Ausgrid has been taken to task by Ku ring gai residents for “ugly and lopsided” pruning of trees on nature strips, growing close to powerlines.
Mature plane trees in Killara, Gordon, Lindfield and Turramurra have been heavily pruned, resulting in lopsided, ungainly shapes which could pose a danger to the public, they say.
Ausgrid has a legal obligation to keep branches a safe distance from powerlines. But following heavy pruning in the last three weeks, its contractors have been branded “chainsaw wielding cowboys” by furious homeowners on its Facebook page.
In many cases, branches were cut right back to the trunk. Killara resident Lee Burnet called it “appalling tree management” and said “it seems the ‘nearest growth point or collar’ is actually the one nearest the main trunk, not the one nearest to the power lines.”
Killara resident Claire Vincer Symons said on the electricity provider’s public forum, that work in Stanhope Road was “an absolute disgrace. It would have been better to cut down many of the trees altogether and then give people the option of replating smaller trees to get some sort of aesthetic back. All of these lopsided half trees look ridiculous.”
An Ausgrid contractor who visited another street after pruning around eight trees, told a resident that a directive from Ausgrid management had ordered trees be cut from their usual one metre pruning to two metres.
Residents are worried the lopsided trees could become unstable and fall over in a high wind. Greg Hatton said that when he saw the damage to the plane trees outside his house, he was put in touch with the foreman who oversaw the job.”He came out and agreed it looked terrible – very heavy-handed and over the top,” said Mr Hatton.
“He admitted there wasn’t much they could do about the ones already pruned but they would prune the remaining ones more lightly.”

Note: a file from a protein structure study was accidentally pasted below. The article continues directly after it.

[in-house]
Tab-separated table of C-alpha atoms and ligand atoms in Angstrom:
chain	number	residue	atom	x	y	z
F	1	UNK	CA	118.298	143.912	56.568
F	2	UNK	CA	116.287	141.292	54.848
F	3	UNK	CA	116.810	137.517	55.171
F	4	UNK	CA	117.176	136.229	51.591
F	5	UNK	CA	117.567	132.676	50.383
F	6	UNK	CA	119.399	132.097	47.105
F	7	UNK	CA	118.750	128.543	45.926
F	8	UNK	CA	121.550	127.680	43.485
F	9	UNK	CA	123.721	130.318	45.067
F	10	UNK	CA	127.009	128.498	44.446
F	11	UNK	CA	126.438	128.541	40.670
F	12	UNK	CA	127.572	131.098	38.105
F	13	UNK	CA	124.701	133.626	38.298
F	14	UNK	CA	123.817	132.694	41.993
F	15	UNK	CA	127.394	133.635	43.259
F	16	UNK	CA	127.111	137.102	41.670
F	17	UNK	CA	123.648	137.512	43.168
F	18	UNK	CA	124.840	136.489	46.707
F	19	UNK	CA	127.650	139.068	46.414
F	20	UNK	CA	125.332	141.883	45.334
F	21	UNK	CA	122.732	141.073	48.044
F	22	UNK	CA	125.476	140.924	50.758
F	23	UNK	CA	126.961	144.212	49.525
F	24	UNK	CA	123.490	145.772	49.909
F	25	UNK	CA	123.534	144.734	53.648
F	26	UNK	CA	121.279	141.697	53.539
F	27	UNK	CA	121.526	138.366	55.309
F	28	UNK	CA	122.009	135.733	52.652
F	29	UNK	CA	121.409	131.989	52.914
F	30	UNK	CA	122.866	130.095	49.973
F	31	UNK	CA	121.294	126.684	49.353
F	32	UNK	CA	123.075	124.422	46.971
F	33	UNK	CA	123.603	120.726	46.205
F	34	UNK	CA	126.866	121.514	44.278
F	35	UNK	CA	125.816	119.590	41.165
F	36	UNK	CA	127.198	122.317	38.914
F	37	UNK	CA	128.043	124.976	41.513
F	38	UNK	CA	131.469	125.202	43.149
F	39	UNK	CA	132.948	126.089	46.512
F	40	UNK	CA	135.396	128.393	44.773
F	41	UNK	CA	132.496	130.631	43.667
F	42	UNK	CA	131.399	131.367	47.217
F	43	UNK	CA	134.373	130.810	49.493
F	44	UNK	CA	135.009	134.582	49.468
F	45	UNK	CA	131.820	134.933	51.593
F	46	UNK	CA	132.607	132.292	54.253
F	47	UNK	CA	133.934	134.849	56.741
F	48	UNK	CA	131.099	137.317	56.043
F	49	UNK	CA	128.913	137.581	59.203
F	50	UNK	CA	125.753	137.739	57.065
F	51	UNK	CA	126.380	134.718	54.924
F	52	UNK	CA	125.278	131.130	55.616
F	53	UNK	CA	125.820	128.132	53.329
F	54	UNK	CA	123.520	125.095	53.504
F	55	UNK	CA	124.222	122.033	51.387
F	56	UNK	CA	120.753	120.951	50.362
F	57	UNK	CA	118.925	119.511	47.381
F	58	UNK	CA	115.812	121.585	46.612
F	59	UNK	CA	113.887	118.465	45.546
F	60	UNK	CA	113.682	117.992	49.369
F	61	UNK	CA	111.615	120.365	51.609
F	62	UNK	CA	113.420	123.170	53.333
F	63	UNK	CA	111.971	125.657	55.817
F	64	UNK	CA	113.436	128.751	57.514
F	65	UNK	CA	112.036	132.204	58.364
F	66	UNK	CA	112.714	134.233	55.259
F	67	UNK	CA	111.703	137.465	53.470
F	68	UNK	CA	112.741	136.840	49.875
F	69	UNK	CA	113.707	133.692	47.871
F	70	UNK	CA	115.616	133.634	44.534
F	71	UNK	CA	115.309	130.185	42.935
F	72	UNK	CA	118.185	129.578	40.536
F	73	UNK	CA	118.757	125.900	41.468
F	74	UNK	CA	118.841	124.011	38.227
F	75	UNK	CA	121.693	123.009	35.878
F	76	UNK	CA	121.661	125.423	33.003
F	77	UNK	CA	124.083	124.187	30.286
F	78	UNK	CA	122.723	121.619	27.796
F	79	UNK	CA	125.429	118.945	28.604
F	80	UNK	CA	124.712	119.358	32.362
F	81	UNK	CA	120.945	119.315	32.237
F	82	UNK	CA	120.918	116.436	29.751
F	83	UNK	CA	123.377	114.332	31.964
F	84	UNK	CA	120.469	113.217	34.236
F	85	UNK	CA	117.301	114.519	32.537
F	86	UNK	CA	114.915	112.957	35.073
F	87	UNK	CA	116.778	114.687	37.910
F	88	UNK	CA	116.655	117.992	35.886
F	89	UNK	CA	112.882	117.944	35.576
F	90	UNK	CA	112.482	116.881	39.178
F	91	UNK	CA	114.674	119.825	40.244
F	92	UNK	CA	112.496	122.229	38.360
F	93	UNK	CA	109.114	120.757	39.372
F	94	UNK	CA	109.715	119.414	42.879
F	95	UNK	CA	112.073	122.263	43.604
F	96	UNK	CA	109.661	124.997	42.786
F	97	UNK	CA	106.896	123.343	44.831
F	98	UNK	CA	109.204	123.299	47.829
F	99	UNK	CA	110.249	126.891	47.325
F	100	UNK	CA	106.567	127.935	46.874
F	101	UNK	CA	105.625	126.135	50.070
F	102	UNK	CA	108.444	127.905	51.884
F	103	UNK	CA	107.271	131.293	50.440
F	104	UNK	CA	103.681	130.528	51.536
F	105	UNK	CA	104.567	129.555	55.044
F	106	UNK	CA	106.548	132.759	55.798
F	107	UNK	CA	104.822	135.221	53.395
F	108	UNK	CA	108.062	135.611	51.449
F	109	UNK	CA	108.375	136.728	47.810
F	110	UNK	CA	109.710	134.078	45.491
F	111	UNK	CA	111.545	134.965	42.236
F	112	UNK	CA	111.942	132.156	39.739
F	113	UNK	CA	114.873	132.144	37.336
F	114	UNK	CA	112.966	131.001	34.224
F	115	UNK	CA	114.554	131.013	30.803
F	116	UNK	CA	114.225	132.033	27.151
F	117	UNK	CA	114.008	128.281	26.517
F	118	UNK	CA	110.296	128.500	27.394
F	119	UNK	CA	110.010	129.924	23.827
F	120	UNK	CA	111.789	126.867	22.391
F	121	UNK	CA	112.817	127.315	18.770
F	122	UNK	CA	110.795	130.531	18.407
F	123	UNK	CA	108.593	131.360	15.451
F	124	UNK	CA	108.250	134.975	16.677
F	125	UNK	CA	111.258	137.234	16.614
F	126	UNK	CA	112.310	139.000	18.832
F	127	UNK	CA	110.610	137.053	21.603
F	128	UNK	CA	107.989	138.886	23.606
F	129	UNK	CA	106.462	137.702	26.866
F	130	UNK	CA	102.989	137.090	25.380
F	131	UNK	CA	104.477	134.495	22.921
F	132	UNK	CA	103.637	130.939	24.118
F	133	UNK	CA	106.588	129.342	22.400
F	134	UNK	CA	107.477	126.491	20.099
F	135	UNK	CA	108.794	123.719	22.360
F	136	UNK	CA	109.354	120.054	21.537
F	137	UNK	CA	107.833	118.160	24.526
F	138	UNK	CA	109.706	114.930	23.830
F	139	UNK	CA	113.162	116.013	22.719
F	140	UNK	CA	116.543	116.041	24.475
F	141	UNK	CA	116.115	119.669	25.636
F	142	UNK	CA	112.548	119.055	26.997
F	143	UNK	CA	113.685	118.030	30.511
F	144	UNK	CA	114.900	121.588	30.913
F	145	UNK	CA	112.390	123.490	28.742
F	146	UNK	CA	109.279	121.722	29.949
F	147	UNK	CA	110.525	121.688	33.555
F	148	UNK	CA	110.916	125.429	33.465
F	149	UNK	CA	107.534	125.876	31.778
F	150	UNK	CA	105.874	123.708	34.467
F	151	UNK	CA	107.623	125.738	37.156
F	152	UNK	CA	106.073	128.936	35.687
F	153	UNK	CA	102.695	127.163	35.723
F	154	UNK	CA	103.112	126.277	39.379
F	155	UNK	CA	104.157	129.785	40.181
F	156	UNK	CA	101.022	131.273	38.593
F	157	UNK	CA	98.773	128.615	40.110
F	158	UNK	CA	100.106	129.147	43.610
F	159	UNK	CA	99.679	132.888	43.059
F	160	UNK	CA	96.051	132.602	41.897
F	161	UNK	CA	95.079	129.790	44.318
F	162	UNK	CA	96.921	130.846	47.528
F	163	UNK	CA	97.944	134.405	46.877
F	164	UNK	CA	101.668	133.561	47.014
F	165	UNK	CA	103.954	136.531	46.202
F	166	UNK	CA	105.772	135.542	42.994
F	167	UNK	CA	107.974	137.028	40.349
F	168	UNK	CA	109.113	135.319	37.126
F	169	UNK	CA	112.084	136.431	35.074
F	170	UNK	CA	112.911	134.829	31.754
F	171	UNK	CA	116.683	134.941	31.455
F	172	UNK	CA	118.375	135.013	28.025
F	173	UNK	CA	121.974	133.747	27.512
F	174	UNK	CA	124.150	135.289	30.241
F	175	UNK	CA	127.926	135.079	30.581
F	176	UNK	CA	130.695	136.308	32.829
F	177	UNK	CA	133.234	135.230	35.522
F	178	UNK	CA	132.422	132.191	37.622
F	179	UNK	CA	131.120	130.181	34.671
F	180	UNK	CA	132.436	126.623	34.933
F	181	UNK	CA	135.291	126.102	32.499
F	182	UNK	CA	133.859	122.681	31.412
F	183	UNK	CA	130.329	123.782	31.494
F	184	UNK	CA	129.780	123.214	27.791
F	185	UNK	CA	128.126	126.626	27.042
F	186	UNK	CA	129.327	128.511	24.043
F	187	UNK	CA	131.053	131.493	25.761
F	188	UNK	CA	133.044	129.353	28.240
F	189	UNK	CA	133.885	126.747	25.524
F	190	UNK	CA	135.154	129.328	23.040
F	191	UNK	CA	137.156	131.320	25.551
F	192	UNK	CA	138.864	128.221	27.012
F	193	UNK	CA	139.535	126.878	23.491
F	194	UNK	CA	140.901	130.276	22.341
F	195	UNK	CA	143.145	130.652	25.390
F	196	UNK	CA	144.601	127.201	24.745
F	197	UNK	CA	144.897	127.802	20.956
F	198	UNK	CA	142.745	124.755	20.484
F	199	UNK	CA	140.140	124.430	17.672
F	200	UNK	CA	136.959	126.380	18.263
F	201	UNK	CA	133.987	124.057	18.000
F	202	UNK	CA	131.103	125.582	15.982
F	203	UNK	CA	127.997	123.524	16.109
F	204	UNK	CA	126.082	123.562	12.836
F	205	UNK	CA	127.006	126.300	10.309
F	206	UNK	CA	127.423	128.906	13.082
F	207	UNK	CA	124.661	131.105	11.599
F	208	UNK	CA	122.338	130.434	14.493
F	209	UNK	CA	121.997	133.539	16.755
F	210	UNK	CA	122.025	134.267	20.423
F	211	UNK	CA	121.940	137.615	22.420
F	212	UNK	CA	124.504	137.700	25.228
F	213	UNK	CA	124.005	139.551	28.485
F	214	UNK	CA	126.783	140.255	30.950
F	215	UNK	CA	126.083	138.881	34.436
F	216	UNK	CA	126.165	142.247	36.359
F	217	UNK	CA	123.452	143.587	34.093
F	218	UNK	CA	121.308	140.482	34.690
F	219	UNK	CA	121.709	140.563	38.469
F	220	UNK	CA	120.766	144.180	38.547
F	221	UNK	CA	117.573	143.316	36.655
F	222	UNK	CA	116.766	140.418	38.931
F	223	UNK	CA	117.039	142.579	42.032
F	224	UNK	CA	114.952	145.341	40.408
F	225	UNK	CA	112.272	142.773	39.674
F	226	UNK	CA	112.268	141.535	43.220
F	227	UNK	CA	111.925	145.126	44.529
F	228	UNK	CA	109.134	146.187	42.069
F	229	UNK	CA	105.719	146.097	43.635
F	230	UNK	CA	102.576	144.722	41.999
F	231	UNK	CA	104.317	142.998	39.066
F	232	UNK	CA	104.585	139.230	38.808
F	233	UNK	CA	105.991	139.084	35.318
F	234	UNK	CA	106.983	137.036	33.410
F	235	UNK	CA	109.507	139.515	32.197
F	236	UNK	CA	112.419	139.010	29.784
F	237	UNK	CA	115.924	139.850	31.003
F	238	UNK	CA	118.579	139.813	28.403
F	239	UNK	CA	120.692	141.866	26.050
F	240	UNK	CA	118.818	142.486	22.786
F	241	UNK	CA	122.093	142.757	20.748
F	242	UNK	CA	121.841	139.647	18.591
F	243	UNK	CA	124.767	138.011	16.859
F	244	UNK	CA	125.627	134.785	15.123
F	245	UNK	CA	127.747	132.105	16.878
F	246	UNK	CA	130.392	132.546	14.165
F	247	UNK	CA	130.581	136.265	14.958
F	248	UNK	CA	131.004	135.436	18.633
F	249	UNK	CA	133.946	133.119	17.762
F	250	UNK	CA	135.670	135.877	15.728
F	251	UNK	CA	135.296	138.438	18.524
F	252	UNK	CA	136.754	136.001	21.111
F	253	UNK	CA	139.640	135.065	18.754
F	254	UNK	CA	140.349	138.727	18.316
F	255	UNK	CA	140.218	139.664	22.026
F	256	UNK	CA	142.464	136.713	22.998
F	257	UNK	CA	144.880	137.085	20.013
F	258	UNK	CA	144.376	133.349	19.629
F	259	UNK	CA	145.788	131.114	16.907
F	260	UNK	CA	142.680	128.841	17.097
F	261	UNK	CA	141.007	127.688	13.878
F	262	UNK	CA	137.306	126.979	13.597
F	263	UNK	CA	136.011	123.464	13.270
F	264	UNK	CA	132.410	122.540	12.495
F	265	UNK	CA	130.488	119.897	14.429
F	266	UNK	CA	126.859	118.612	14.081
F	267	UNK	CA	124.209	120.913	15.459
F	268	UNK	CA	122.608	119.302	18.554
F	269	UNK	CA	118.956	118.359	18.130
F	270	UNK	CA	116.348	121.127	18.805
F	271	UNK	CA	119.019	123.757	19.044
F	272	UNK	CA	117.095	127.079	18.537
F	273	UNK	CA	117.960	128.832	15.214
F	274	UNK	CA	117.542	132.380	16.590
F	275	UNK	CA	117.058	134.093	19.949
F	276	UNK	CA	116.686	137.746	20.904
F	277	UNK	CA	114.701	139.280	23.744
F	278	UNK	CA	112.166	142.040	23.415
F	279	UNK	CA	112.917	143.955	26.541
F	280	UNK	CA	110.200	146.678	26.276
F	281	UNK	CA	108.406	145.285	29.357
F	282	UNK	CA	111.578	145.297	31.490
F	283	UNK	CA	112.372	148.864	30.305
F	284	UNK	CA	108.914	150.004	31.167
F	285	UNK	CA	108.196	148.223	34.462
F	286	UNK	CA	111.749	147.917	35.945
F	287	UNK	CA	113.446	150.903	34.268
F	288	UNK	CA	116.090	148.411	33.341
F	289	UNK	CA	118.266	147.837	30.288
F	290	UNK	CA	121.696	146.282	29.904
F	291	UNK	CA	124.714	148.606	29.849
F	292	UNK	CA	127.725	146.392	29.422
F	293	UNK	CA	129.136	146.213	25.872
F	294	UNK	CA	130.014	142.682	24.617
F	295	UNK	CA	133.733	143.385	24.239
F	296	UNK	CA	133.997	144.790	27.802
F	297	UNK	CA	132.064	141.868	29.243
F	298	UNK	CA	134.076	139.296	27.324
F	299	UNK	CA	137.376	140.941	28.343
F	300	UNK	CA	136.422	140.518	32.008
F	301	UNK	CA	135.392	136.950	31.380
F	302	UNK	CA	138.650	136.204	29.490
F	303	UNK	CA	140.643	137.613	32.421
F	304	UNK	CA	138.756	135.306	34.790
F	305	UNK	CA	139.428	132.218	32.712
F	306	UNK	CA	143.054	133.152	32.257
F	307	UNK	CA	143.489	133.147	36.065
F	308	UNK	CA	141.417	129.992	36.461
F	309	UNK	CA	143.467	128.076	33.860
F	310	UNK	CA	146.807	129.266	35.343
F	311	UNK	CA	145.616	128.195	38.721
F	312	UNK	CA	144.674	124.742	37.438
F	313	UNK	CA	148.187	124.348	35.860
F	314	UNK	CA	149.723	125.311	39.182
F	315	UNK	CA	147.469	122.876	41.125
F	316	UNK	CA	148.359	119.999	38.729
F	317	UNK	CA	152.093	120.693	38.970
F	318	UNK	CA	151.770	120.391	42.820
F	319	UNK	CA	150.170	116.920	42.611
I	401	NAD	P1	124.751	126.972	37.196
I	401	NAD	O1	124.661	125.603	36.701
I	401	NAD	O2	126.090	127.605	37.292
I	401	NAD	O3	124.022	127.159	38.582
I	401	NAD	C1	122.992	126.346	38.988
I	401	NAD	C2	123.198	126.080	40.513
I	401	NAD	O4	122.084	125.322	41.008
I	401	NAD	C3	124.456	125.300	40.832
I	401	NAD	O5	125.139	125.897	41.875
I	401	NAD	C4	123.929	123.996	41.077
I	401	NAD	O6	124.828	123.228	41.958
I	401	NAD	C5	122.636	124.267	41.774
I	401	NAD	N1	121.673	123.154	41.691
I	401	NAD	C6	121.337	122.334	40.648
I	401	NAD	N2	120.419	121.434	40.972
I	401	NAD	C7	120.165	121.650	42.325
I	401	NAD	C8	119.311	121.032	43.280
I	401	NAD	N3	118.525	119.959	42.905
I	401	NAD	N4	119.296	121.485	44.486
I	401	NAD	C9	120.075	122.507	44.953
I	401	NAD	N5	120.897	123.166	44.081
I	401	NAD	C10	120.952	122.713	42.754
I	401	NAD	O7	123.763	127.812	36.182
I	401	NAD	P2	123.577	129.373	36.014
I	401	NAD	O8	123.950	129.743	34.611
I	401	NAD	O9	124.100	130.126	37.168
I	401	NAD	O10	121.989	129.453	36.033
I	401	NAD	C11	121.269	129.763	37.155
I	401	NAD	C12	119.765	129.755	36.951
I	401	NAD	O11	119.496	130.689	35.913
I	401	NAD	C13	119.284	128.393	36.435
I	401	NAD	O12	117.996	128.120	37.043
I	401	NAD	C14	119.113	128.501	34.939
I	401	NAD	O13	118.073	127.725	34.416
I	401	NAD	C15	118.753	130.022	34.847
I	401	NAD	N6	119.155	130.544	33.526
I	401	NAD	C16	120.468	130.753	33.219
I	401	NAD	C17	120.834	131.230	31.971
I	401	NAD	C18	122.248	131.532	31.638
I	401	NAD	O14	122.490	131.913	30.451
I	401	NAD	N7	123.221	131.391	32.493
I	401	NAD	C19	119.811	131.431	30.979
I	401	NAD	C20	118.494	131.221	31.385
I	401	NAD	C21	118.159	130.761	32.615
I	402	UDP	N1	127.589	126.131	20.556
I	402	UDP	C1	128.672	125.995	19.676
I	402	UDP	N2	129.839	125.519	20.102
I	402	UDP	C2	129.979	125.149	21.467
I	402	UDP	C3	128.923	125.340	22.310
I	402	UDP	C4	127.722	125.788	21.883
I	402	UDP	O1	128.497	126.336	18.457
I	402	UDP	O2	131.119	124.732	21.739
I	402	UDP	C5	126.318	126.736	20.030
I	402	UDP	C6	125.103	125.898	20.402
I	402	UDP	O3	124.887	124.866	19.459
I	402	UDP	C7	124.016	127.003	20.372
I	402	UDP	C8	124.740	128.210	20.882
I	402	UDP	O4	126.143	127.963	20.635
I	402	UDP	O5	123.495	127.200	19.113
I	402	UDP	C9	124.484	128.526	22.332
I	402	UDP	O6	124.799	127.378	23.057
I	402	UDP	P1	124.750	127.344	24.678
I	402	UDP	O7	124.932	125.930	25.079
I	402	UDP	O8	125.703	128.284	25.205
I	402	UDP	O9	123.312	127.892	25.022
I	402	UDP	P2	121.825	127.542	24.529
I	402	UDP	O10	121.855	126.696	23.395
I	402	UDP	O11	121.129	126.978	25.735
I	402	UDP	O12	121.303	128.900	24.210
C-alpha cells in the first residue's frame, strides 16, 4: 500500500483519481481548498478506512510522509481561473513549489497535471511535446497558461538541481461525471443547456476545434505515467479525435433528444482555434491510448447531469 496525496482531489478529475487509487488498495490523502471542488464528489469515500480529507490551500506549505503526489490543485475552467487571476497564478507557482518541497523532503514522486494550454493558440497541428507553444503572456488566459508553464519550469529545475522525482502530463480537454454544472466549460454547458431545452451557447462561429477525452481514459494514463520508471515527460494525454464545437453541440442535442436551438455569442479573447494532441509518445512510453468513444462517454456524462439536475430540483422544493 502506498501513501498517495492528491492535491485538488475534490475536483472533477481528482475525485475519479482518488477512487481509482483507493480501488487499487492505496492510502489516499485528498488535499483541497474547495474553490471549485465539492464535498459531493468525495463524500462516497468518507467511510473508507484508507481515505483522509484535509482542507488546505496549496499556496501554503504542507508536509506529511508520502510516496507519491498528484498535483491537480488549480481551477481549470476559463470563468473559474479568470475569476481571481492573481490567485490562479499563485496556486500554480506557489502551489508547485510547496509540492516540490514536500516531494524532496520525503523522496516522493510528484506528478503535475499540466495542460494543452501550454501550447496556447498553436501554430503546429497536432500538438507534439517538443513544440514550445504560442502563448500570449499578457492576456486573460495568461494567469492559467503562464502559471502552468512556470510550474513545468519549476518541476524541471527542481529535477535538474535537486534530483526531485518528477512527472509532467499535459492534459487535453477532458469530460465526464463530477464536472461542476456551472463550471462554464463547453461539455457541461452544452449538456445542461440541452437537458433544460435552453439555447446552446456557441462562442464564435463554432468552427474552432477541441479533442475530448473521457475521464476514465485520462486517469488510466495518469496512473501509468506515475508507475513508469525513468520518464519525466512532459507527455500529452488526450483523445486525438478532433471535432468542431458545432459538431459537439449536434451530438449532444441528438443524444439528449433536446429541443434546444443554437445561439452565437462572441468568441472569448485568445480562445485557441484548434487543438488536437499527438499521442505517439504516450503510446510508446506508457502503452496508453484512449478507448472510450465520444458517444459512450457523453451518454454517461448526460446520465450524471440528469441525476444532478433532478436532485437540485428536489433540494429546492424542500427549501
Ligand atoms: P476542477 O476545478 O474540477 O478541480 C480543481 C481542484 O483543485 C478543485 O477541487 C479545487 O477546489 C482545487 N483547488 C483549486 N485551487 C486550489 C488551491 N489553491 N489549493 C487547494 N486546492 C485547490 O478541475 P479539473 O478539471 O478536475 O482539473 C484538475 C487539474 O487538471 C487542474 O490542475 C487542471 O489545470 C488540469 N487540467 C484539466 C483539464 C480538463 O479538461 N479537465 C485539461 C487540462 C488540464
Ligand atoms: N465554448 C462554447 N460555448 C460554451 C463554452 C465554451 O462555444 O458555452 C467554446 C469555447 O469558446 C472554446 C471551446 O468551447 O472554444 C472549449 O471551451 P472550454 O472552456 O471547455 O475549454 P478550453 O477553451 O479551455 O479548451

He said that for many years Ausgrid had cut one metre off the trees to prevent wires getting caught in branches but that now it’s two metres. “It’s down to saving money – but it’s messed up the trees and we have to look at it.”
Ausgrid says it uses arborists to inspect and audit the tree trimming work. A spokesperson said: “Our arborist inspected the tree trimming in Killara this week and found it was done to the required standard. We expect many of these trees to regenerate quickly with fresh growth, which may be hedged to create a fuller and greener appearance. Crews trim to accommodate about one year’s worth of regrowth.”
They added that many of the trees planted in Ku ring gai were “inappropriate species to be planted under six metre high powerlines” given most grew to well above that height.
Responding to the tide of residents’ anger, Ku ring gai Council conducted its own investigations and found “mature trees almost deformed or reduced to stumps” despite an Australian Standard contractors are meant to work to. It passed a unanimous motion on August 9 to get an urgent review by the NSW Minister for Industry, Resources and Energy of current tree-pruning guidelines.
Mayor Cheryl Szatow said: “I’ve received a flood of calls and correspondence from residents expressing their shock. Some beautiful mature trees in suburbs such as Killara and Gordon have been reduced to lopsided stumps.”
Council staff are assessing the most badly affected trees to see whether removal and replanting of low growing native saplings is needed.
Mayor Szatow said she was hopeful that negotiations with Ausgrid would result in standardised practices “appropriate for the size and maturity of trees found in Ku-ring-gai, which are some of the loveliest in Sydney.”